June 13 (Bloomberg) -- South African President Jacob Zuma said his government places a “high premium” on restoring stability in the mining industry, which plays a pivotal role in the continent’s largest economy.
There is a “need to support the mining sector and to ensure that there is a restoration of labor peace and order in the mining towns,” Zuma said in a speech to Parliament in Cape Town today. “Close to 60 percent of South African exports are mining-sector related. Mining companies also account for a large portion of the Johannesburg Stock Exchange capitalization and attract significant amounts of foreign inflows.”
Labor unrest that swept across the country’s mines last year and included the killing of 34 protesters by police at Lonmin Plc’s Marikana platinum operation in August, has continued this year. The strikes shaved 0.5 percentage point off gross domestic product in 2012 and a further 0.3 percentage point this year, according to the National Treasury. GDP growth slowed to an annualized 0.9 percent in the first quarter, the slowest pace since a 2009 recession.
“If it was not for the mining strikes the economy could have created more than 57,000 jobs,” Zuma said. “While the mining sector has recorded some recovery in the first quarter of 2013, the sector is still performing below its potential.”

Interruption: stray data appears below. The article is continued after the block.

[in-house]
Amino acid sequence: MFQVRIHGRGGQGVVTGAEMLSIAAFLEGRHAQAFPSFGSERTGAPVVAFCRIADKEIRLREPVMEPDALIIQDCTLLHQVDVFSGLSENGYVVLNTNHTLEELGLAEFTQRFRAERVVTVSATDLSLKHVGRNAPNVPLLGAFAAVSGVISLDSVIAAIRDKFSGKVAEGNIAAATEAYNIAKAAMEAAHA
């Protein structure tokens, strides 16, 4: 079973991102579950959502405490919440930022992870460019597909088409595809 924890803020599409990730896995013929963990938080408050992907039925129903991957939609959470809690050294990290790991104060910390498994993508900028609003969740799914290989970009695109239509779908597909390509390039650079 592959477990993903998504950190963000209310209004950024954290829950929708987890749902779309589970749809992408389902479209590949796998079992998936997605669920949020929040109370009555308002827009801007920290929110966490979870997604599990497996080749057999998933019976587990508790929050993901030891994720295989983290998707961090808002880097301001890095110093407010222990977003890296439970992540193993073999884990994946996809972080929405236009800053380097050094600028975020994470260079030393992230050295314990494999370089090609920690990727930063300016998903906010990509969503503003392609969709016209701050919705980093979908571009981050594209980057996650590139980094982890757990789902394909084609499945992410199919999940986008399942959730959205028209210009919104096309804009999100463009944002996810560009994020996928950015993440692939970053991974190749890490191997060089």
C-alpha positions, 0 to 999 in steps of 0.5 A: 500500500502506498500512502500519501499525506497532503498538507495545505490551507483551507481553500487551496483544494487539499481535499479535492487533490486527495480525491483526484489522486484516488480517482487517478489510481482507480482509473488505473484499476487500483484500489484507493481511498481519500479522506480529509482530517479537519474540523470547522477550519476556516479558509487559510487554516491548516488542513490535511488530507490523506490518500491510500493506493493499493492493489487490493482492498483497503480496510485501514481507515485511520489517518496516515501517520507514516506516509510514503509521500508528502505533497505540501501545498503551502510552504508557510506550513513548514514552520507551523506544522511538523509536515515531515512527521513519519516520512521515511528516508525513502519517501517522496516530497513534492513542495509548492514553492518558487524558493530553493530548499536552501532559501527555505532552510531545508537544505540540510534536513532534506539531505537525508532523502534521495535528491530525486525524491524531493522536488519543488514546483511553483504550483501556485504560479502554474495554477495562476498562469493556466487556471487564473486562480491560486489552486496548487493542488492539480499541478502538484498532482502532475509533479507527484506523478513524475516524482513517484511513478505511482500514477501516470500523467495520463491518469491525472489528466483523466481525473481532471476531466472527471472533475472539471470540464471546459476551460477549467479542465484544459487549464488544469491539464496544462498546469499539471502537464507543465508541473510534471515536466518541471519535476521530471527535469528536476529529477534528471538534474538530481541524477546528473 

South Africa has the world’s biggest known reserves of platinum and chrome and also mines for gold, coal and diamonds.
Zuma dismissed allegations from opposition parties that he contributed to a 2.7 percent slump in the value of the rand on May 31 by failing to outline concrete measures to support the economy at a media conference.
“Markets were very volatile on the day,” he said. “Traders responded to news from the United States on quantitative easing. This led to the strengthening of the dollar. The rand’s weakness is a natural consequence of lower commodity prices and a surging dollar. Domestic events such as labor unrest would also have added to an already volatile situation. Markets were also surprised by the weak GDP figures.”
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